Brendan Cox is having a great time messing about on the river, or the canal, depending on where he chooses to tie up his narrowboat. The 24-year-old bought it four months ago when he moved from London to Oxford.
"I couldn't afford to buy a house and I wanted to make an investment," he says. "Come winter, I'm going to sort out rudimentary central heating, because it could be a bit chilly."
Mr Cox is a press officer for Oxfam, and most of his time is spent on the Conflict campaign. He bought the narrowboat with his savings and a £21,000 loan from his parents. He is making improvements to it, and hopes to sell it when he is ready to buy a house.
Mr Cox has £7,000 in student loans from his time as an under- graduate at the London School of Economics. On the savings side he has £300 in a Co-op Isa and Co-op savings account. "I'd like to know what I should do with my savings. I don't want to invest in shares."
Mr Cox paid into a Drug-scope pension scheme for two years when he worked for the charity. He has not joined the Oxfam pension scheme. We put his case to Danny Smith, consultant at Towry Law, in Bracknell, Berkshire, Julian Warden, financial planner at Baigrie Davies in London, Trefor Owen-Jones, independent financial adviser at Buckles Investment Services in Rhyl, Wales, and Nick Breton, spokesperson for The MarketPlace in London.
BRENDAN COX, 24 OXFAM PRESS OFFICER
Education: BSc in government and history from London School of Economics; MSc in international development at London's South Bank University;
Debts: £7,000 student loan; £21,000 boat loan from parents; £2,000 overdraft;
Savings: £300 spread over Co-op Isa and Co-op savings account.
Stocks and shares: None.
Property: 50ft narrow boat called 'Sally Wheatley', on Oxford canal.
Life/health insurance: None.
Outgoings (Per month): £450 paying off boat; £170 student loans; £50 standing orders.
Solution 1: Boat
Mr Breton says Mr Cox should also be wary of looking at his boat as an investment, because they do not appreciate much in value.
Mr Warden says the narrowboat is a great idea for short- to medium-term accommodation, provided Mr Cox can tolerate fairly basic living. He needs to keep an eye on how much he spends improving the boat. There will come a point when further expenditure will not improve the value. The boat's running costs and maintenance are affordable at present, but the situation may change if there is an increase in the licence cost, or uninsured damage.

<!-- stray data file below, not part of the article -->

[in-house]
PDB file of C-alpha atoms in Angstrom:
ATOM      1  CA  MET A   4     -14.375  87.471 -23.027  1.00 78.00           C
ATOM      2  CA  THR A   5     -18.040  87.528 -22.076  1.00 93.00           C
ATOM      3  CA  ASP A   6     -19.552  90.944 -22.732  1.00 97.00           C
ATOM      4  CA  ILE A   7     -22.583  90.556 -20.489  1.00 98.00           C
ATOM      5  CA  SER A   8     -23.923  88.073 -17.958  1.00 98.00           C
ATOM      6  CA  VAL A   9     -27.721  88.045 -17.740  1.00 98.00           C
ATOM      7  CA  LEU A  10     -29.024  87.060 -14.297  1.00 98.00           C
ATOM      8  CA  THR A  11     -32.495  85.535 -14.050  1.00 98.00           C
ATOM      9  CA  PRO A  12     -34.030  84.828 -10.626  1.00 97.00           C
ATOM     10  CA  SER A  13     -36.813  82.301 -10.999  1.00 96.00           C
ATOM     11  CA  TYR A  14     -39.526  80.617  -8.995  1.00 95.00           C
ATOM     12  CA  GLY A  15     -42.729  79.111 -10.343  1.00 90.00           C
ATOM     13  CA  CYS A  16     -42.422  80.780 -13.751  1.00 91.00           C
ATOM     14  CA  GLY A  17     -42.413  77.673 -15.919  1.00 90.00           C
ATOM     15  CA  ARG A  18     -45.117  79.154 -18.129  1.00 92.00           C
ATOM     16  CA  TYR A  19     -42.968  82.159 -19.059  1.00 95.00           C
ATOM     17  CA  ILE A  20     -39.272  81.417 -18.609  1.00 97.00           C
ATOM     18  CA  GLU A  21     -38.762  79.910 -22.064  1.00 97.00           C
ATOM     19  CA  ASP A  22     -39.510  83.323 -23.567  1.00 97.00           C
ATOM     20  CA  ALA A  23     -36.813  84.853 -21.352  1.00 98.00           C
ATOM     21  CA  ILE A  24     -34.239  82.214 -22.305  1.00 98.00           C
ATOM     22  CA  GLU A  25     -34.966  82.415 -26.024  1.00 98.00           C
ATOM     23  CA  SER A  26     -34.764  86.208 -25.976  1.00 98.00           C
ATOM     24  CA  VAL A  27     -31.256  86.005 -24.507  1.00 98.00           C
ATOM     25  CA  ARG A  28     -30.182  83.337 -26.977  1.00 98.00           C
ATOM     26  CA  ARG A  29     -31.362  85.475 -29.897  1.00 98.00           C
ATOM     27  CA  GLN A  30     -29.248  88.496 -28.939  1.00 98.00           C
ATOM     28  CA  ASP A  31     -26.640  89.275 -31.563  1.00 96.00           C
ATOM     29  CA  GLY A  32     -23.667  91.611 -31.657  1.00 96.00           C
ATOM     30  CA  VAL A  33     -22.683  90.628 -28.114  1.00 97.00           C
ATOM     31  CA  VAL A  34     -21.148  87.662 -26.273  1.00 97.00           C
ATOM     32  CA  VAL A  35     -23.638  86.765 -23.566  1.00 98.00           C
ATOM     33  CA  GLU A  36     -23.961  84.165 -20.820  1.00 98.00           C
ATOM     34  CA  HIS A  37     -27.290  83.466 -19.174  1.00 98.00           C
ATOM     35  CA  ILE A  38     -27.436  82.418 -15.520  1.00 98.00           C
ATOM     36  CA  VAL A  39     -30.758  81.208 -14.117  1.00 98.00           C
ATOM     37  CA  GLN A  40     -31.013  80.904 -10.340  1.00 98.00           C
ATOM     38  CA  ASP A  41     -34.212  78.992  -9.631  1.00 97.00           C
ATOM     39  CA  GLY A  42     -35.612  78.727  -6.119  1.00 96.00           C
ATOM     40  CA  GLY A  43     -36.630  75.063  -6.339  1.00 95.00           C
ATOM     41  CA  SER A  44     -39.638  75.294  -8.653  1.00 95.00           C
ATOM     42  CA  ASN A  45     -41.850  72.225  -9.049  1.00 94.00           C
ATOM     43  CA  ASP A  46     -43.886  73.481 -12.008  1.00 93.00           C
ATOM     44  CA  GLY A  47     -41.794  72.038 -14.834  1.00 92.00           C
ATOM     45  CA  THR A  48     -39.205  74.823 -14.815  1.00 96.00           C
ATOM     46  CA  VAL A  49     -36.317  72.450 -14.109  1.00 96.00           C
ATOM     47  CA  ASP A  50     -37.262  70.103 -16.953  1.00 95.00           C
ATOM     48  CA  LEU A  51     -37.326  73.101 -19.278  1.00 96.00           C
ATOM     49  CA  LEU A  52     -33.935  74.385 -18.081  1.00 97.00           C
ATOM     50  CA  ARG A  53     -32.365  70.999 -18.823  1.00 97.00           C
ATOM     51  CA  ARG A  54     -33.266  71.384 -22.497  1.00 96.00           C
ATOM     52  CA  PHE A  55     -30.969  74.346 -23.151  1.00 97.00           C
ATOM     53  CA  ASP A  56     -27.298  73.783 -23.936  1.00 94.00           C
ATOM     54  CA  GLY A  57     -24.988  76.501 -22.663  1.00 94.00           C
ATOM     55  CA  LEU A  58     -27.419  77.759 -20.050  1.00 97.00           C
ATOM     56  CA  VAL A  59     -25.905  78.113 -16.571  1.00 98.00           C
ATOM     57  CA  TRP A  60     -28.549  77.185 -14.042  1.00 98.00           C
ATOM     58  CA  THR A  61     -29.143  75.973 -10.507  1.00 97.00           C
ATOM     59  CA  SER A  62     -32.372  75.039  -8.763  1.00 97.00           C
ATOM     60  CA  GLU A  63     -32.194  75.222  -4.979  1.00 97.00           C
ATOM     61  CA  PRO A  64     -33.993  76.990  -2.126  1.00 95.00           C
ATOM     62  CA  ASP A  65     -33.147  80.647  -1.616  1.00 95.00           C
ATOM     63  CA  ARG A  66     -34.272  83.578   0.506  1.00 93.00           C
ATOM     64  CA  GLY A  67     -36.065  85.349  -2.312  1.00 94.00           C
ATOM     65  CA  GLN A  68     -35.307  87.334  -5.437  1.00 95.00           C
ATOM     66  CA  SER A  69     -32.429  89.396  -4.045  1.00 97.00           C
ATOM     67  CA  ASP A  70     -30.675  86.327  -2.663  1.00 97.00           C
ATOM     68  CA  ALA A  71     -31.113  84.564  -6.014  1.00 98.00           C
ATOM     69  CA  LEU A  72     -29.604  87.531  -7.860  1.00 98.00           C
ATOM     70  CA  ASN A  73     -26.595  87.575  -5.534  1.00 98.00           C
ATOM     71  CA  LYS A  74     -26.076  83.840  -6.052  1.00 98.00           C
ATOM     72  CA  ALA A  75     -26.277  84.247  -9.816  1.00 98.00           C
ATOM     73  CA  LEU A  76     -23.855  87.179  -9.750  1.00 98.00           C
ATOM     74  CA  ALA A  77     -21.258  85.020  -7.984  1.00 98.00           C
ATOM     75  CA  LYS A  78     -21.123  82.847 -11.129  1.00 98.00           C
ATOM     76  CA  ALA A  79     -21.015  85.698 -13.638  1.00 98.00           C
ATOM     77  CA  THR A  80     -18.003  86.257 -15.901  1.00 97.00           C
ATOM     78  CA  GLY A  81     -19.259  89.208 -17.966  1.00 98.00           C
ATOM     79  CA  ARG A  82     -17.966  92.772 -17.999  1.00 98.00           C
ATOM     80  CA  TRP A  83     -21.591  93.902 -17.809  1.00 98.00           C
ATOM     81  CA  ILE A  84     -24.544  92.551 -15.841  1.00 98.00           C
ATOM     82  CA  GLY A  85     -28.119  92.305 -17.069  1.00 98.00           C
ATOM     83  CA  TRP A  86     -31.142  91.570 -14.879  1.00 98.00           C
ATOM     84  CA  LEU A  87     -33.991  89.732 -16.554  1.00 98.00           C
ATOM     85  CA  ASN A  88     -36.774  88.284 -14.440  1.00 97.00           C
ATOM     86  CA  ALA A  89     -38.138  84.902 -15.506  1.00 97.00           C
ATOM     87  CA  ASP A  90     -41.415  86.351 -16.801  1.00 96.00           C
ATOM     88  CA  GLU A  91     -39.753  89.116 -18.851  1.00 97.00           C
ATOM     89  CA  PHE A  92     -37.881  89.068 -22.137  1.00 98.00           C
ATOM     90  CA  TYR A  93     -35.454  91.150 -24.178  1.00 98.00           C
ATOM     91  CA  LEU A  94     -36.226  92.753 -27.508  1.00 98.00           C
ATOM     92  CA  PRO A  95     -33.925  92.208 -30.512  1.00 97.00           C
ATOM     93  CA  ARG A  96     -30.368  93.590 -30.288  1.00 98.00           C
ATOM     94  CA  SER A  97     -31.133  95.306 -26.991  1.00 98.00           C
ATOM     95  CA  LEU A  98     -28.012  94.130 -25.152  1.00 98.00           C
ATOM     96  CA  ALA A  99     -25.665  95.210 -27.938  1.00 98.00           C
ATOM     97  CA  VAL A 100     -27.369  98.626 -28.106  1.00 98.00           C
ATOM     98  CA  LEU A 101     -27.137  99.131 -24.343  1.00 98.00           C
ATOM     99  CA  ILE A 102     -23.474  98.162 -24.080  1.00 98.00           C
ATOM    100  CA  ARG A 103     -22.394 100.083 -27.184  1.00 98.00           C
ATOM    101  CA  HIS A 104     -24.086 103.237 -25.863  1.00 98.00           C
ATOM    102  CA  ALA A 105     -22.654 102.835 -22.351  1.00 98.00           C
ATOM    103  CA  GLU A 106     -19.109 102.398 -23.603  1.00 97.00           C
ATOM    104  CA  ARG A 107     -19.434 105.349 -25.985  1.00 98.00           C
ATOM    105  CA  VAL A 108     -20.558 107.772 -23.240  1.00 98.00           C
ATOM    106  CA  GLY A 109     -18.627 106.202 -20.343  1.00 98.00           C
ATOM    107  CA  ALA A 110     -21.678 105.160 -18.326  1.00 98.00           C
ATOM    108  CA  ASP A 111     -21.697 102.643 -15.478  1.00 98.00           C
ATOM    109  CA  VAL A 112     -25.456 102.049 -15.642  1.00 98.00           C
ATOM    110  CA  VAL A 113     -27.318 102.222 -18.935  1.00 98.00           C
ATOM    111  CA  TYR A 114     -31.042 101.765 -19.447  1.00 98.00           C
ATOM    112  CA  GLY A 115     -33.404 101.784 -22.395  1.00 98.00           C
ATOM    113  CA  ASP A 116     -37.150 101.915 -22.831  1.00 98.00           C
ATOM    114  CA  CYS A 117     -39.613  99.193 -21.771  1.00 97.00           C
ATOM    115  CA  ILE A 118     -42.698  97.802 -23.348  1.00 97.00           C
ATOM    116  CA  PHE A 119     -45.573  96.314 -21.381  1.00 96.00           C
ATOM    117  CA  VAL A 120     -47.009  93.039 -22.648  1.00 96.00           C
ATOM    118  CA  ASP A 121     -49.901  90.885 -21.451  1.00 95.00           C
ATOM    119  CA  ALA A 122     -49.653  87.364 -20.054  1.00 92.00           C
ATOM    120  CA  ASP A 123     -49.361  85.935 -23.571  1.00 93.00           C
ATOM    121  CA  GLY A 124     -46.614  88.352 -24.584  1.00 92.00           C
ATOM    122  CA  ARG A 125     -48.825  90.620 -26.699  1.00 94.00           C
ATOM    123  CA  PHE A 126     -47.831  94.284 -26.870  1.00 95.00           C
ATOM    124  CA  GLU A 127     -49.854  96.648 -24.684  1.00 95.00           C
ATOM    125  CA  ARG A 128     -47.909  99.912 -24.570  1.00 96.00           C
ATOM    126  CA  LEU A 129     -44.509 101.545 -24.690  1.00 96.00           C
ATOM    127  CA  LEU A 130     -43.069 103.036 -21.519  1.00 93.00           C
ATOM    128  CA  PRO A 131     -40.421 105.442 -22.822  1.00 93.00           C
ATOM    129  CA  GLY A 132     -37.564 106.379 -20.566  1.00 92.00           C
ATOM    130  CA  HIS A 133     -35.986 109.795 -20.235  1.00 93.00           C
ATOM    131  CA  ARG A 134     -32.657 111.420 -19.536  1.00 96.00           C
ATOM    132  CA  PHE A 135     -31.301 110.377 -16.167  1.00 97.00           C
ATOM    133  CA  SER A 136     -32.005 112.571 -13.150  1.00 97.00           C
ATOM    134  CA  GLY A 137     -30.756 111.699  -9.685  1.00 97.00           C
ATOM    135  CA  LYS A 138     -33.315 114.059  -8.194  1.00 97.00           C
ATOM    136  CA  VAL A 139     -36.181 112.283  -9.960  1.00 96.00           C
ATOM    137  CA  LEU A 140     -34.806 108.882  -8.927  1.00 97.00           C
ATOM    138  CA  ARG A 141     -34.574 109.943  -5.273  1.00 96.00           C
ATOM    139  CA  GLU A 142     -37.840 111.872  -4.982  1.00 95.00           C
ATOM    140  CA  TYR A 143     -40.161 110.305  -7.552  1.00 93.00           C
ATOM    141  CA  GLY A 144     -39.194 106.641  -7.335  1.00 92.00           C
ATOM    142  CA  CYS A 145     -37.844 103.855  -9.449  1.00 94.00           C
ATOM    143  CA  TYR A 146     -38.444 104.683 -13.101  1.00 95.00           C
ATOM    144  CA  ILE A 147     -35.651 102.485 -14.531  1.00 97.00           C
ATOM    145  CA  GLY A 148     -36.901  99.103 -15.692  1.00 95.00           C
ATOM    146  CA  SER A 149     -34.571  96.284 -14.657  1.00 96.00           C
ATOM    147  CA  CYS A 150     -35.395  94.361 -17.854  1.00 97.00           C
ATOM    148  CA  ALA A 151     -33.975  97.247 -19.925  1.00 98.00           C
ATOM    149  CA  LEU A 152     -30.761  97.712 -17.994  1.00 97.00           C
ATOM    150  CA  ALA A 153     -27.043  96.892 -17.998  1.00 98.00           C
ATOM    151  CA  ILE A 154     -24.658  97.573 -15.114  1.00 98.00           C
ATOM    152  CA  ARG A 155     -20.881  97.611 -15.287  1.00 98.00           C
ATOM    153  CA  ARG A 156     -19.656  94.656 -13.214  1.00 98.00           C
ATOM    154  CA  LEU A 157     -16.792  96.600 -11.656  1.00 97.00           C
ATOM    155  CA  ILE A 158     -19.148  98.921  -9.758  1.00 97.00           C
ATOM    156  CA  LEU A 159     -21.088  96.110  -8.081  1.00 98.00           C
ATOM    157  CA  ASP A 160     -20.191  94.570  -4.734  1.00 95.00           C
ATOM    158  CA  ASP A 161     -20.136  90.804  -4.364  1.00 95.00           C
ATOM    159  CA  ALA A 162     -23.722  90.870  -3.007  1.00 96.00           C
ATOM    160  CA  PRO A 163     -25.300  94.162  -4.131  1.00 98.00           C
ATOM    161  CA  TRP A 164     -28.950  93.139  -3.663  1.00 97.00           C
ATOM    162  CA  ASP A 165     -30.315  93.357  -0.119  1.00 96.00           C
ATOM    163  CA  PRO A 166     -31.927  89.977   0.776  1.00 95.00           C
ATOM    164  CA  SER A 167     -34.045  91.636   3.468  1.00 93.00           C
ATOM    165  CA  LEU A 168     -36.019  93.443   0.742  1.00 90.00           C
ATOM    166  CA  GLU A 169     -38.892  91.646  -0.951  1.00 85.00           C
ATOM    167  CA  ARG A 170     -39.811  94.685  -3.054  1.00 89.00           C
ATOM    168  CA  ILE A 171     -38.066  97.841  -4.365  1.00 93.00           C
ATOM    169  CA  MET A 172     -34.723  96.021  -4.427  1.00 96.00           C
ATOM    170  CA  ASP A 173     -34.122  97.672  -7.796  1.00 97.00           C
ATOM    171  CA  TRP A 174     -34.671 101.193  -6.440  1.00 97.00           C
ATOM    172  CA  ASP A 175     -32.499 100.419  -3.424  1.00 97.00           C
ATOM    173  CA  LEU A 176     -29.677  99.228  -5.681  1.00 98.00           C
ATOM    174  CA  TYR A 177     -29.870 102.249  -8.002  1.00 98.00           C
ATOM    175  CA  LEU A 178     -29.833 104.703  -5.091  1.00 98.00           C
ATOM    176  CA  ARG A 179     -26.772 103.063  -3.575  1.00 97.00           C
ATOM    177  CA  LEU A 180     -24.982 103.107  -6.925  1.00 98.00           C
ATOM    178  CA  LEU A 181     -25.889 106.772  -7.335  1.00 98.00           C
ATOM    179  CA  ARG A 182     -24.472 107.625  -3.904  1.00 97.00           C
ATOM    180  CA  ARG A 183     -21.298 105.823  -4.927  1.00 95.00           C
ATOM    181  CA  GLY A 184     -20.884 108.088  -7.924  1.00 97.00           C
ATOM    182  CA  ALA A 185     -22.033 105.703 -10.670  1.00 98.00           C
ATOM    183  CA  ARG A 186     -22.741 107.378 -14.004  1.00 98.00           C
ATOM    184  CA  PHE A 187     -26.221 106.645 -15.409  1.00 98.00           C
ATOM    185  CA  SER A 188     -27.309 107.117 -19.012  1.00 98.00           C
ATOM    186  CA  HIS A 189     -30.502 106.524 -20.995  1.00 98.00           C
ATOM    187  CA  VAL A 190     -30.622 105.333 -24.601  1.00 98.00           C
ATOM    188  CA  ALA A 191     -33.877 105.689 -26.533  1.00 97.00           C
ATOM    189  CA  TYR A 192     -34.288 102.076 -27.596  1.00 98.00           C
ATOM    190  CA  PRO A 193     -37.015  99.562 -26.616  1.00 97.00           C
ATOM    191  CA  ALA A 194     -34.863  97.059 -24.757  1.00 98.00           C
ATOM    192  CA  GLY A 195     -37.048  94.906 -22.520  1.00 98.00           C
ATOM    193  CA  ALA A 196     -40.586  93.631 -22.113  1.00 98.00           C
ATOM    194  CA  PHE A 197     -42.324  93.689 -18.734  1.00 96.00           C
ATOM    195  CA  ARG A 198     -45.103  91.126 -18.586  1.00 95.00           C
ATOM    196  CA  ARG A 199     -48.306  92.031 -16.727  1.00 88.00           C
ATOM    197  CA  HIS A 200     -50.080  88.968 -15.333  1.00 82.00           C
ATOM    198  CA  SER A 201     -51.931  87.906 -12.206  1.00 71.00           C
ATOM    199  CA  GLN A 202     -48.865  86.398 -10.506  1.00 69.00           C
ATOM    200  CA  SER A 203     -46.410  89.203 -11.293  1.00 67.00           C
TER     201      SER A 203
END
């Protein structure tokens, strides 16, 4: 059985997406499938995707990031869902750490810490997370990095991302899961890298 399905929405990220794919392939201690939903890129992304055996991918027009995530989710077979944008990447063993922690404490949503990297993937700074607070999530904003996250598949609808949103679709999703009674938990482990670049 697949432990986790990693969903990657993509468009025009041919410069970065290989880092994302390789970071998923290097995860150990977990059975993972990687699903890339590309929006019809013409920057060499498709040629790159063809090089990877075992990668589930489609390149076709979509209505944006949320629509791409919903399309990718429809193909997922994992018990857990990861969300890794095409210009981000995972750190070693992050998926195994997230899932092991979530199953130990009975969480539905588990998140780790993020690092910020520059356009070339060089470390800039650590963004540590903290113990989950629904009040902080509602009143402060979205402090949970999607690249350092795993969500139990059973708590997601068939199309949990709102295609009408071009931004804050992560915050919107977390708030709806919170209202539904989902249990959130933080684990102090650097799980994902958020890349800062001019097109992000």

Mr Trefor Jones says the boat is Mr Cox's largest expense, including £100 per month for the license, insurance and maintenance. He will probably have to sell the boat if he wants to buy a property in the future, because his income is unlikely to be enough for a boat and a house.
Solution 2: House
Mr Warden says Mr Cox needs to pay off debts before he considers buying a house. The overdraft will be the most expensive debt, so he should pay that off first.
His student loan should be paid off within two to four years, the loan from his parents in less than four. The proceeds from selling the narrowboat should provide a deposit on a house. But Mr Cox needs to remember the costs involved in buying a house, such as stamp duty (1 per cent on a property between £60,000 and £250,000), legal costs (£800 to £900), valuation costs (£250), and basic furnishings.
Mr Smith says Mr Cox has little chance of buying a house on his own unless he is prepared to pay considerably more than the standard rate of interest to get a mortgage. His credit rating will be poor and he has considerable debt. There will be few companies willing to take such a risk.
By saving all his spare money over the next few years and building a reasonable deposit he may be able to enter the housing market in a few years.
Mr Trefor Jones says house prices in London are starting to fall and this is likely to spread to the southern regions next year, so it could be prudent to refrain from buying for two to three years. On his present salary he could obtain a mortgage of approximately £70,000 which would cost him £370 at present mortgage rates such as a two-year fixed-rate one at 3.99 per cent from the Woolwich.
Solution 3: Savings
Mr Smith says Mr Cox is likely to need immediate access to his limited savings, so he should put all his money into a cash Isa account and add to it when possible. He needs to find out whether his existing provider is offering the best rates.
Under no circumstances should he consider entering the equity market, and if he did fancy moving the £300 it should go to pay off debt.
Mr Breton says people should have at least two to three months' salary in an instant access savings account in case of emergency. A good account is ING Direct which pays 4.22 per cent interest gross. But Mr Breton advises him to try to reduce debts as quickly as possible. Mr Trefor Jones says Mr Cox should pay the minimum on his student loan because it costs only 1.3 per cent interest.
Solution 4: Pension
Mr Trefor Jones notes that Mr Cox has not joined the Oxfam pension scheme and says that, unfortunately, he is now too late to become a member of the final-salary pension scheme, which closed to new members in February. He can join a Oxfam stakeholder scheme and the charity will double a member's contribution up to 10 per cent. He would strongly recommend Mr Cox contributes at least 5 per cent of his pay, which means he will pay £71.50 net contribution and have £275 per month paid into his pension. Though he is not keen on shares, over the period until retirement this is likely to be the best return on his savings and it is likely that the stakeholder scheme will offer ethical investments.
Mr Smith says Mr Cox needs to contact his previous employers and make sure the pension providers know where he is. They have no obligation to chase him and he should not expect it simply to turn up.Reuse content